## University Calculus: Early Transcendentals (3rd Edition)

Published by Pearson

# Chapter 3 - Section 3.7 - Implicit Differentiation - Exercises - Page 165: 38

#### Answer

a) The point $(\pi/4,\pi/2)$ is on the curve. b) The tangent line to the curve at $(\pi/4,\pi/2)$ is $$y=2x$$ c) The normal line to the curve at $(\pi/4,\pi/2)$ is $$y=-1/2x+5\pi/8$$

#### Work Step by Step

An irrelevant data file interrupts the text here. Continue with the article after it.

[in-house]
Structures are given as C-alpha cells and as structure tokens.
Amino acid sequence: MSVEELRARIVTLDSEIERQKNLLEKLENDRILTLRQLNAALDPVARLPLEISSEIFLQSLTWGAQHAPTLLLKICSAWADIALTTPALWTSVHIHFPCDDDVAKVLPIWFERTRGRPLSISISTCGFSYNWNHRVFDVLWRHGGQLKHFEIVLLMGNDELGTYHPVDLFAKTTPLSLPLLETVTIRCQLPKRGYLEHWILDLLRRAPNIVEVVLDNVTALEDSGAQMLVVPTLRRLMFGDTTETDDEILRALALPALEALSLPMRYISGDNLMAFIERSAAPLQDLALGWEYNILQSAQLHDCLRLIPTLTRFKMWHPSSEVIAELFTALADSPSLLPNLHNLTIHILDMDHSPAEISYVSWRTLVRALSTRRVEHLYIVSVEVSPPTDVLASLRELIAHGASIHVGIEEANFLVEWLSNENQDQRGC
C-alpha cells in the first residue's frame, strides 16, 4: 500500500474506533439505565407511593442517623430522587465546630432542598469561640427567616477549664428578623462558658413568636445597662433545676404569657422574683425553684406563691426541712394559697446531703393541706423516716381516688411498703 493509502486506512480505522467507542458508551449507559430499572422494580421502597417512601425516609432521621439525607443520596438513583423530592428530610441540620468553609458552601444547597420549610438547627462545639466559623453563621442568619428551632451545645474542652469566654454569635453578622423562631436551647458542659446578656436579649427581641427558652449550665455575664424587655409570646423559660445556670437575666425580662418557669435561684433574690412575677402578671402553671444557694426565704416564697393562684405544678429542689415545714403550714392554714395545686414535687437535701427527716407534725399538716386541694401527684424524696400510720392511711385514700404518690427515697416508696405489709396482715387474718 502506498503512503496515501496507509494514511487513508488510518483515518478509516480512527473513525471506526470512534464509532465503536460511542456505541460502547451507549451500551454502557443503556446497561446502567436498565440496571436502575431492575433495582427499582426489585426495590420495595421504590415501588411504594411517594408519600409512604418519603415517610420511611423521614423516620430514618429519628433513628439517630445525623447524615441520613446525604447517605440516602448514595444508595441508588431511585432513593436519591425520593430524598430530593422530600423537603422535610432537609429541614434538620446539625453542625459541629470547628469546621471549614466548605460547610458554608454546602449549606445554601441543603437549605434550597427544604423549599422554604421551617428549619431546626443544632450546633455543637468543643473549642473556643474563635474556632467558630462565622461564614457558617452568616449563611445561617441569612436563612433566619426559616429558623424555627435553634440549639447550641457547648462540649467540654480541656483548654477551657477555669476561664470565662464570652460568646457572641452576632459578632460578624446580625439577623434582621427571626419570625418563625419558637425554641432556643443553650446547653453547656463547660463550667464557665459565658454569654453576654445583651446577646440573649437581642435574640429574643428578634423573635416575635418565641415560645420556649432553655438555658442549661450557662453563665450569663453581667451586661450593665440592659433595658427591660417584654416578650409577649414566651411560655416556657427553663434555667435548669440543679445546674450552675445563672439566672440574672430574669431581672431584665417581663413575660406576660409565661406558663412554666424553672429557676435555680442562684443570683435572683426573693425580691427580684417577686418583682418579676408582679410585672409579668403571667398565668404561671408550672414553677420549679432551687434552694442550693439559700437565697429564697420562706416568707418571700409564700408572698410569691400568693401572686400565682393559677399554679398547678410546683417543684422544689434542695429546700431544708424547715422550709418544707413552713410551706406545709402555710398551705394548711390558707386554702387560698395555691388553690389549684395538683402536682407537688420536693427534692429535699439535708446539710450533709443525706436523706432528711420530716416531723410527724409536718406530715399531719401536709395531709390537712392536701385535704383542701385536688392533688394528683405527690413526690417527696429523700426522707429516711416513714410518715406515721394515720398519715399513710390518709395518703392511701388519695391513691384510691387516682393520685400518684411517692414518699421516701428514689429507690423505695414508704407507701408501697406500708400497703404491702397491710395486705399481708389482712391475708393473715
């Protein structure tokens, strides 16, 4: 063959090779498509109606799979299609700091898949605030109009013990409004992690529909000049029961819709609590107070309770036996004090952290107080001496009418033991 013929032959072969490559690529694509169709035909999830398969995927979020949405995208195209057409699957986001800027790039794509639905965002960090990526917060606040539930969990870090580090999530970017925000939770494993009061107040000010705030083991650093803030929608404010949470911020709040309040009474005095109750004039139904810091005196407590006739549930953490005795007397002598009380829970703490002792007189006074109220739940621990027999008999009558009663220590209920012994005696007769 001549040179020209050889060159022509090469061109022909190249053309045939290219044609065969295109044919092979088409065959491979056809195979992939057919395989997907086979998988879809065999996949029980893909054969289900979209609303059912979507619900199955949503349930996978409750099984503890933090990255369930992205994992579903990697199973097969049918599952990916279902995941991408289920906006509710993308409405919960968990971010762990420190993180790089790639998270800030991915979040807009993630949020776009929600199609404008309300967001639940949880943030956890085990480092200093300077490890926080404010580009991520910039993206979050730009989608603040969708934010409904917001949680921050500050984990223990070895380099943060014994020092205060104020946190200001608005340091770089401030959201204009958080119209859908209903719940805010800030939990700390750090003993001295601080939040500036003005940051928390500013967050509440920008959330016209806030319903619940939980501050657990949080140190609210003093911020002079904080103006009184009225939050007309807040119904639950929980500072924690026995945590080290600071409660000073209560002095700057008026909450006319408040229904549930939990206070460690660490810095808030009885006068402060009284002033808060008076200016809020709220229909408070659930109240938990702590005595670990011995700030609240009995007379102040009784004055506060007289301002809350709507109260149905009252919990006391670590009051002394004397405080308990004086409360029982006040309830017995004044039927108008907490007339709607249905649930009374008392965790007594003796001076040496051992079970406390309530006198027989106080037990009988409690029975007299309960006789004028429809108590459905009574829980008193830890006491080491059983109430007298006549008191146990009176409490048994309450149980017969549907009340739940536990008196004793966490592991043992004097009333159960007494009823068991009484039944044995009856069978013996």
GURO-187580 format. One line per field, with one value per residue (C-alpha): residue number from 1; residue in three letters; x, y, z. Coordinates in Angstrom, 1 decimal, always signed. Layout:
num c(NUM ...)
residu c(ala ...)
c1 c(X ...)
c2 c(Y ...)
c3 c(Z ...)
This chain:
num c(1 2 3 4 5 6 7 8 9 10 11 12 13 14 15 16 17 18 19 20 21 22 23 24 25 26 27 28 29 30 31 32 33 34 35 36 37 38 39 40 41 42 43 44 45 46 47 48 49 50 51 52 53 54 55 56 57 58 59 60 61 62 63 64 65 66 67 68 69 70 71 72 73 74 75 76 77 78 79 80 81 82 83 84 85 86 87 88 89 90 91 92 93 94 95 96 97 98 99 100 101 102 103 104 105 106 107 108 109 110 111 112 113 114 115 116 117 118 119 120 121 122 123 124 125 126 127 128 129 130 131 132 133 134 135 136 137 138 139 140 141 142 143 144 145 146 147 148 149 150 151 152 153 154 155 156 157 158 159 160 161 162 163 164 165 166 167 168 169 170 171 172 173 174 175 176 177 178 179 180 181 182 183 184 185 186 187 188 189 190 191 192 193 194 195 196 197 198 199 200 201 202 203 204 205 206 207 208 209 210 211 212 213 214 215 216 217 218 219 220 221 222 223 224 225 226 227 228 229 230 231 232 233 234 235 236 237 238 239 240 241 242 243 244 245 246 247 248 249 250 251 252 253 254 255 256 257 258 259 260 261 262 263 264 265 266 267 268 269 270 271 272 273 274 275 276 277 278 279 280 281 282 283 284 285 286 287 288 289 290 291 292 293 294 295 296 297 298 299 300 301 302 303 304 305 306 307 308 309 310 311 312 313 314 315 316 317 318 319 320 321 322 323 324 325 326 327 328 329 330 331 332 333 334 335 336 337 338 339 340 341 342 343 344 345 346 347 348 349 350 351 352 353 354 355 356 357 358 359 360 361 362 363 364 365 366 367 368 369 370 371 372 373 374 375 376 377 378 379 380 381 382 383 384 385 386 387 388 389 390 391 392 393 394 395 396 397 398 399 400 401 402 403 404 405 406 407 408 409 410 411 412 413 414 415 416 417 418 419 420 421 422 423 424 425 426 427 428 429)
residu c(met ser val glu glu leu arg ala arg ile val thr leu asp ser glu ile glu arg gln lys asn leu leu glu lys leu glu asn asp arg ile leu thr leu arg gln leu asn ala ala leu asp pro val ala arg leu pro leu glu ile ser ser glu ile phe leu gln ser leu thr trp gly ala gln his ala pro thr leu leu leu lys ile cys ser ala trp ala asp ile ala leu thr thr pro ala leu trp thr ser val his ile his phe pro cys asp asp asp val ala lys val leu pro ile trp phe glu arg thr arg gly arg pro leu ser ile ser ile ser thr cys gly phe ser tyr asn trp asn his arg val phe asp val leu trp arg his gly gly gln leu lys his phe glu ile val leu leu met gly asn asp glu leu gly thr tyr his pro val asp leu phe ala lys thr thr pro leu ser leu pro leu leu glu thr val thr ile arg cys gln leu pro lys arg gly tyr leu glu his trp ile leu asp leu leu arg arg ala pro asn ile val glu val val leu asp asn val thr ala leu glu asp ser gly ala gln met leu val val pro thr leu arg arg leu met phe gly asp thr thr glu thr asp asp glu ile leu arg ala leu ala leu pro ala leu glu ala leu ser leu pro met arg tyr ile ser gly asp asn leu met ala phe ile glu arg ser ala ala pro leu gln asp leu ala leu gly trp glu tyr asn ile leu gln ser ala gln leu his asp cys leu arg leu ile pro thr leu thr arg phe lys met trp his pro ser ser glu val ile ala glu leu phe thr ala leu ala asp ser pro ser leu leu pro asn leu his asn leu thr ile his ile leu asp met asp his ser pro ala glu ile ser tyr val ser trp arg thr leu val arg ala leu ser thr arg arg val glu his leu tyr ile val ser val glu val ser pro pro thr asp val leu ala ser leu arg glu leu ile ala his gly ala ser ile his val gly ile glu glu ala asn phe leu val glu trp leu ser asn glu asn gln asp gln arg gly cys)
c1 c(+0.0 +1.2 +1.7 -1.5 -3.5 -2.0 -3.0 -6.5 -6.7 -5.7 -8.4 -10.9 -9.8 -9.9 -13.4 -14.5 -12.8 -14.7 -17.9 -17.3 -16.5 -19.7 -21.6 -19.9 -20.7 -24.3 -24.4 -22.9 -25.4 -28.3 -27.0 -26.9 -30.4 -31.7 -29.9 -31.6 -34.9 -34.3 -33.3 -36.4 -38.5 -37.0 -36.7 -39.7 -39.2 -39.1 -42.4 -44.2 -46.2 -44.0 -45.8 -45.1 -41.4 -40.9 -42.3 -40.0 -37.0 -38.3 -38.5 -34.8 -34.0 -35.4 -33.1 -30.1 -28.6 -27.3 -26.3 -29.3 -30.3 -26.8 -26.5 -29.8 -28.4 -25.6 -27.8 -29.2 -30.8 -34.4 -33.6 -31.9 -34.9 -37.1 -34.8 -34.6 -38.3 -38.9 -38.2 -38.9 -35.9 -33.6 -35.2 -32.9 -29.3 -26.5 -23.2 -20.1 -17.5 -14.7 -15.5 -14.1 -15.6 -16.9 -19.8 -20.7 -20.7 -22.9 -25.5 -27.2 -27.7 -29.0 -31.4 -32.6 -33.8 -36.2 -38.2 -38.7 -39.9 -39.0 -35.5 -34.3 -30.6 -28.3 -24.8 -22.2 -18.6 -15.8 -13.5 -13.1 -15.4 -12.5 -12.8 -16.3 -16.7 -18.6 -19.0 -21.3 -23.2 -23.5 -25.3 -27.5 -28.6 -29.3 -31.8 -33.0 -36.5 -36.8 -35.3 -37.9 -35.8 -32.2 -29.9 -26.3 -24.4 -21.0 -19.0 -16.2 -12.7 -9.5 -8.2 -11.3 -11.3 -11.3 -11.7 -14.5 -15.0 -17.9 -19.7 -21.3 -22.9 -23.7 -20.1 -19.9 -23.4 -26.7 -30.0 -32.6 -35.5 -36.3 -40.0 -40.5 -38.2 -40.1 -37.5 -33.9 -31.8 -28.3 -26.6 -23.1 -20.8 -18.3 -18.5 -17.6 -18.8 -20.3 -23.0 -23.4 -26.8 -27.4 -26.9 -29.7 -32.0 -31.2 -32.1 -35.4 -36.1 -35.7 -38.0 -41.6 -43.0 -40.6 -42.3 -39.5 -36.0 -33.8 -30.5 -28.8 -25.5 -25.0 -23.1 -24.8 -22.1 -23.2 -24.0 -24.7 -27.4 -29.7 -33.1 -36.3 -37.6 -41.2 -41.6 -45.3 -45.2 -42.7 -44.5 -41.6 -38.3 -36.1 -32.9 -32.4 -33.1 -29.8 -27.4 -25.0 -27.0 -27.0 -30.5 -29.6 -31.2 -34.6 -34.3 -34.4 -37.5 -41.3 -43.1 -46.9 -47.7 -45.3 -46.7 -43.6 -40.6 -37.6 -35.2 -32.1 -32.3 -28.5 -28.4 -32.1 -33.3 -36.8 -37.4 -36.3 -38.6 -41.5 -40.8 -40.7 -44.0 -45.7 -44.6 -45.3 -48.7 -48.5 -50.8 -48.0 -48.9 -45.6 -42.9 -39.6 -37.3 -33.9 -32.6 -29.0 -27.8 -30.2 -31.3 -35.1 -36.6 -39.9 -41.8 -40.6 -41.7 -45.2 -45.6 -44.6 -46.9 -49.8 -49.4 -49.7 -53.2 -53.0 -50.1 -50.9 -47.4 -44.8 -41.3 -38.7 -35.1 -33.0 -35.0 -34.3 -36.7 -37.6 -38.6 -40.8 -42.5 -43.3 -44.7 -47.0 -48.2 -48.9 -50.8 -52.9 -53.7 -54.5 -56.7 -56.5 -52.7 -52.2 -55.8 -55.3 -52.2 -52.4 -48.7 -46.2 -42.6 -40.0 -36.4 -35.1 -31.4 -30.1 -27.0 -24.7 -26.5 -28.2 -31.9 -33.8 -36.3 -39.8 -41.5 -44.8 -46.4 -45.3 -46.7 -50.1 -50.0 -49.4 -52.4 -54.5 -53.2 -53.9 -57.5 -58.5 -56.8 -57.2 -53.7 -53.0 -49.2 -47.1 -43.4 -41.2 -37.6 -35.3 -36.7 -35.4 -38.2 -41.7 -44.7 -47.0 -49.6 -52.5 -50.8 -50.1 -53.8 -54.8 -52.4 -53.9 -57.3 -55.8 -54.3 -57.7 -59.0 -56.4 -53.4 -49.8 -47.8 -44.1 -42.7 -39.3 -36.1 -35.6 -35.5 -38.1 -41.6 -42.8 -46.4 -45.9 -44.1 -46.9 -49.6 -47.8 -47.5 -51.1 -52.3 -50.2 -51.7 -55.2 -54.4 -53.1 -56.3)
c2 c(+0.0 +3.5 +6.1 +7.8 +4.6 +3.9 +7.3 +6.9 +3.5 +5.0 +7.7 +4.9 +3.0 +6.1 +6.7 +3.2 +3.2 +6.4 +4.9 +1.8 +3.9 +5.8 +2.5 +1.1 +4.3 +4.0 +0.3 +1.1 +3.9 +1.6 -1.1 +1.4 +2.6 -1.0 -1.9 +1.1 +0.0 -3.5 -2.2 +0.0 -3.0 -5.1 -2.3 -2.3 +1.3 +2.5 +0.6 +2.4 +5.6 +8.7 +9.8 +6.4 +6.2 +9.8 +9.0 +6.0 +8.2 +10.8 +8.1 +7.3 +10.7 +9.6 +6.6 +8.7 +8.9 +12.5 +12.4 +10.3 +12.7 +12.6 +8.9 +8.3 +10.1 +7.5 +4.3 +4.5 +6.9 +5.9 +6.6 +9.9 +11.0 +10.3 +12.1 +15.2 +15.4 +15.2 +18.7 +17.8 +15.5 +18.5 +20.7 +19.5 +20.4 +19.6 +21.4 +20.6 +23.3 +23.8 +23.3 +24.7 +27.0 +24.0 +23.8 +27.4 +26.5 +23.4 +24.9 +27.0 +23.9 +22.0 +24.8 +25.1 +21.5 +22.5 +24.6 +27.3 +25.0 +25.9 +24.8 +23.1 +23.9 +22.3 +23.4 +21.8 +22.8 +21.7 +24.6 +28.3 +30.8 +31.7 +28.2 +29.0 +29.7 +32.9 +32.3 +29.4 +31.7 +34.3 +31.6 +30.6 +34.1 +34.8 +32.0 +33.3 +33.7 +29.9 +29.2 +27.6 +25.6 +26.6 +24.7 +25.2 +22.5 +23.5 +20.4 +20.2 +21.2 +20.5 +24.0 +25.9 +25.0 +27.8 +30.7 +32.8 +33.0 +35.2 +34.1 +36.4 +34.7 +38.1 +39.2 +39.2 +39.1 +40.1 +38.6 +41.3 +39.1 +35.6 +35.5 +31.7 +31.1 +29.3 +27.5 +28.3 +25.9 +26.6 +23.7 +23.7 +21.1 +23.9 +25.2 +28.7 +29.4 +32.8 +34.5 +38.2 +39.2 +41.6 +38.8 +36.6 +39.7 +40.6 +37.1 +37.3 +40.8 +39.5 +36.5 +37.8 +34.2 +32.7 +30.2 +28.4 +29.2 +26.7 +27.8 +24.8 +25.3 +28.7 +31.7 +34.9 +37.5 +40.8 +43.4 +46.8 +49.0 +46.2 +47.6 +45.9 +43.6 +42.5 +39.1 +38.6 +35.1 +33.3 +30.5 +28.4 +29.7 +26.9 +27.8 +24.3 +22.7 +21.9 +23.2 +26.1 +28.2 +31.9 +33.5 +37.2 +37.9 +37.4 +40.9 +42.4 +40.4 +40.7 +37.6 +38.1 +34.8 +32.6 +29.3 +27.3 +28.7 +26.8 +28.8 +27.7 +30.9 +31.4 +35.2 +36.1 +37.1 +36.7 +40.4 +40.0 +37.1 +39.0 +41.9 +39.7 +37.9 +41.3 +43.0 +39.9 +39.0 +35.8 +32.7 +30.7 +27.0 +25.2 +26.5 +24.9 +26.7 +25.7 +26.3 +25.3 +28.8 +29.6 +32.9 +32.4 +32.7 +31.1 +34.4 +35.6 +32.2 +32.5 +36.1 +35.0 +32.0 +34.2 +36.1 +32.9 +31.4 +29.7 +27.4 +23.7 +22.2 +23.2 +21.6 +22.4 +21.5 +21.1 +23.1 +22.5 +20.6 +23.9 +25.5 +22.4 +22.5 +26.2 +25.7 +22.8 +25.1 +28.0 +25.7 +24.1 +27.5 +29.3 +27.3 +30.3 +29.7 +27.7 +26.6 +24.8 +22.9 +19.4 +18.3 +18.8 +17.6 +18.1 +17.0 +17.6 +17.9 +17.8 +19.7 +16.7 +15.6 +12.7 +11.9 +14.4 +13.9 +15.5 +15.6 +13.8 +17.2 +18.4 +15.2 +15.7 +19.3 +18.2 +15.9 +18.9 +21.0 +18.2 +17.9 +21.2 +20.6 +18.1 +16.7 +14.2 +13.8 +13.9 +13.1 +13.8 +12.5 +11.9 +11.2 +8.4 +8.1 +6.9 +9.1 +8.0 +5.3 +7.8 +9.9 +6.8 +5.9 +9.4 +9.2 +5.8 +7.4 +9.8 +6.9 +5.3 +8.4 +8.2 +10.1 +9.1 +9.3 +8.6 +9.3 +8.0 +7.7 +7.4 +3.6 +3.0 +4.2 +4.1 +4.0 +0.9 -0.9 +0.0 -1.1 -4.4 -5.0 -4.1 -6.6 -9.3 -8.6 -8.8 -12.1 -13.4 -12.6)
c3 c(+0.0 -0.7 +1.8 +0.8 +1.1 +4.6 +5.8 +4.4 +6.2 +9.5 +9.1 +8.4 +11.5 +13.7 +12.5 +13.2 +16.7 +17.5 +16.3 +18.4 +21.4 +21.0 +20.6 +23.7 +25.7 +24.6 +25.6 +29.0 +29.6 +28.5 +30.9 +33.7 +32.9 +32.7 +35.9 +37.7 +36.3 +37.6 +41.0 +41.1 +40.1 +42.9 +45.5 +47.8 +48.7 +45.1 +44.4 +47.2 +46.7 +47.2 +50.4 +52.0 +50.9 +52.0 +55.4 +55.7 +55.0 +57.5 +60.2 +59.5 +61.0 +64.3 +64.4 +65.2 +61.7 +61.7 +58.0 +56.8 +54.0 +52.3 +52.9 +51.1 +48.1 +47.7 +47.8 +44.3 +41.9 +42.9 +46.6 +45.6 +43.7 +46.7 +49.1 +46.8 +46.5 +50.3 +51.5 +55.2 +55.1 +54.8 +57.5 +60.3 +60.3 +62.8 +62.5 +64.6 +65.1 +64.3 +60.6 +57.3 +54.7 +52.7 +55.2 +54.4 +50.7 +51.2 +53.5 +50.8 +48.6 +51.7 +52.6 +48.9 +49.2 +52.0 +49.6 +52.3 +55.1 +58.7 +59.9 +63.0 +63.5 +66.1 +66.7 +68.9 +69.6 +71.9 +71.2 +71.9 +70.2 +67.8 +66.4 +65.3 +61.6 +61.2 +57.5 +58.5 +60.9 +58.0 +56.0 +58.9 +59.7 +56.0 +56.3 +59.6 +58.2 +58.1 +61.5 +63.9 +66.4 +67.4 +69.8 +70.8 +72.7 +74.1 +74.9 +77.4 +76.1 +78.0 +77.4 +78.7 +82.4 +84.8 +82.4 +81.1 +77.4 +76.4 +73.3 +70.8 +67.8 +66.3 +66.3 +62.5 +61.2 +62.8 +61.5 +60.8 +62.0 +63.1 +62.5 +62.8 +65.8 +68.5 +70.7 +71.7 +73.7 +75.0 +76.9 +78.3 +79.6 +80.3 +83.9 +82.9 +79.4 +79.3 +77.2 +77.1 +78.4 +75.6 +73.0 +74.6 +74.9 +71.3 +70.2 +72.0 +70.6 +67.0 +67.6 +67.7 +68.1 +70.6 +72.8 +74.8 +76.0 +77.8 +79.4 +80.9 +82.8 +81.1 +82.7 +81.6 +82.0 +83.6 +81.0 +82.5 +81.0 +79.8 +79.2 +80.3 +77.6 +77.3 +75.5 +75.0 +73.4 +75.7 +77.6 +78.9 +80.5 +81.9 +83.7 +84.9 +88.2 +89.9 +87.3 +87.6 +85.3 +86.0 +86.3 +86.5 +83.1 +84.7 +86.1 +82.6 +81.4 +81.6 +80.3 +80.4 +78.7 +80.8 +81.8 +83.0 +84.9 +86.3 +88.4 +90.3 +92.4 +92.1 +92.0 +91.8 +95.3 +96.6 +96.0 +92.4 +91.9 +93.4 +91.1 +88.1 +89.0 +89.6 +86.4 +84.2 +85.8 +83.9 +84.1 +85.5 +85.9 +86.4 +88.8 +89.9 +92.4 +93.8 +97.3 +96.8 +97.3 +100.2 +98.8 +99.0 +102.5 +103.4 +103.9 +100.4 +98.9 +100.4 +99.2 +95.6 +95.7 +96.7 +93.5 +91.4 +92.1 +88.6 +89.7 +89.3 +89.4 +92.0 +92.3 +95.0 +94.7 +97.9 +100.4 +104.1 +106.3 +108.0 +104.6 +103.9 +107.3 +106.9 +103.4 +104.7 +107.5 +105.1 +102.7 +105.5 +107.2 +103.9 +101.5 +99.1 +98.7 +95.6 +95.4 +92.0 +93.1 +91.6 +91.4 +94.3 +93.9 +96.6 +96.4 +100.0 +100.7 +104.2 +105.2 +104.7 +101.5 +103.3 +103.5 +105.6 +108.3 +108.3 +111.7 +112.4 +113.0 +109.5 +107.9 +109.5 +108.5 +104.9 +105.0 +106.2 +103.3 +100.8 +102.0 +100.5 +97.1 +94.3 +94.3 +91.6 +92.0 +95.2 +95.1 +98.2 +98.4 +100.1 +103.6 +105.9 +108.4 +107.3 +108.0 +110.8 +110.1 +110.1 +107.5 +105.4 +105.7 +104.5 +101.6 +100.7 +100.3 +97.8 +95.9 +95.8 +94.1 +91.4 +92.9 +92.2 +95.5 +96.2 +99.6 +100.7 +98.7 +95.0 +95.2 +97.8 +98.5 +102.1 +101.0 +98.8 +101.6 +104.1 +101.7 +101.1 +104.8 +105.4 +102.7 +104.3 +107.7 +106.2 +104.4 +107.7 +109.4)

$$x\sin2y=y\cos2x$$ 1) Verify that the point $(\pi/4,\pi/2)$ is on the curve: We substitute the coordinates of the point $(\pi/4,\pi/2)$ into the formula of the function to see if 2 sides are equal or not: - Left side: $$\frac{\pi}{4}\sin\pi=\frac{\pi}{4}\times0=0$$ - Right side: $$\frac{\pi}{2}\cos\frac{\pi}{2}=\frac{\pi}{2}\times0=0$$ Since 2 sides are equal to each other, the point is on the curve. 2) Find the tangent at $(\pi/4,\pi/2)$: - Find the derivative of the function with implicit differentiation: $$\sin2y+x\cos2y(2y)'=y'\cos2x+y(-\sin2x)(2x)'$$ $$\sin2y+2x(\cos2y)y'=y'\cos2x-2y\sin2x$$ $$y'\cos2x-2x(\cos2y)y'=\sin2y+2y\sin2x$$ $$y'(\cos2x-2x\cos2y)=\sin2y+2y\sin2x$$ $$y'=\frac{\sin2y+2y\sin2x}{\cos2x-2x\cos2y}$$ - The slope of the tangent line at $(\pi/4,\pi/2)$ is $$y'=\frac{\sin\pi+\pi\sin\frac{\pi}{2}}{\cos\frac{\pi}{2}-\frac{\pi}{2}\cos\pi}=\frac{0+\pi\times1}{0-\frac{\pi}{2}(-1)}=\frac{\pi}{\frac{\pi}{2}}=2$$ - The tangent line to the given curve at $(\pi/4,\pi/2)$ is $$y-\frac{\pi}{2}=2(x-\frac{\pi}{4})$$ $$y-\frac{\pi}{2}=2x-\frac{\pi}{2}$$ $$y=2x$$ 3) Find the normal line at $(\pi/4,\pi/2)$: The normal line at $(\pi/4,\pi/2)$ would be perpendicular with the tangent line at $(\pi/4,\pi/2)$, so the product of the slopes of these two lines equals $−1$. So if we call the slope of the normal line at $(\pi/4,\pi/2)$ $k$, we would have $$k\times2=-1$$ $$k=-\frac{1}{2}$$ - The normal line to the given curve at $(\pi/4,\pi/2)$ therefore is $$y-\frac{\pi}{2}=-\frac{1}{2}(x-\frac{\pi}{4})$$ $$y-\frac{\pi}{2}=-\frac{1}{2}x+\frac{\pi}{8}$$ $$y=-\frac{1}{2}x+\frac{5\pi}{8}$$

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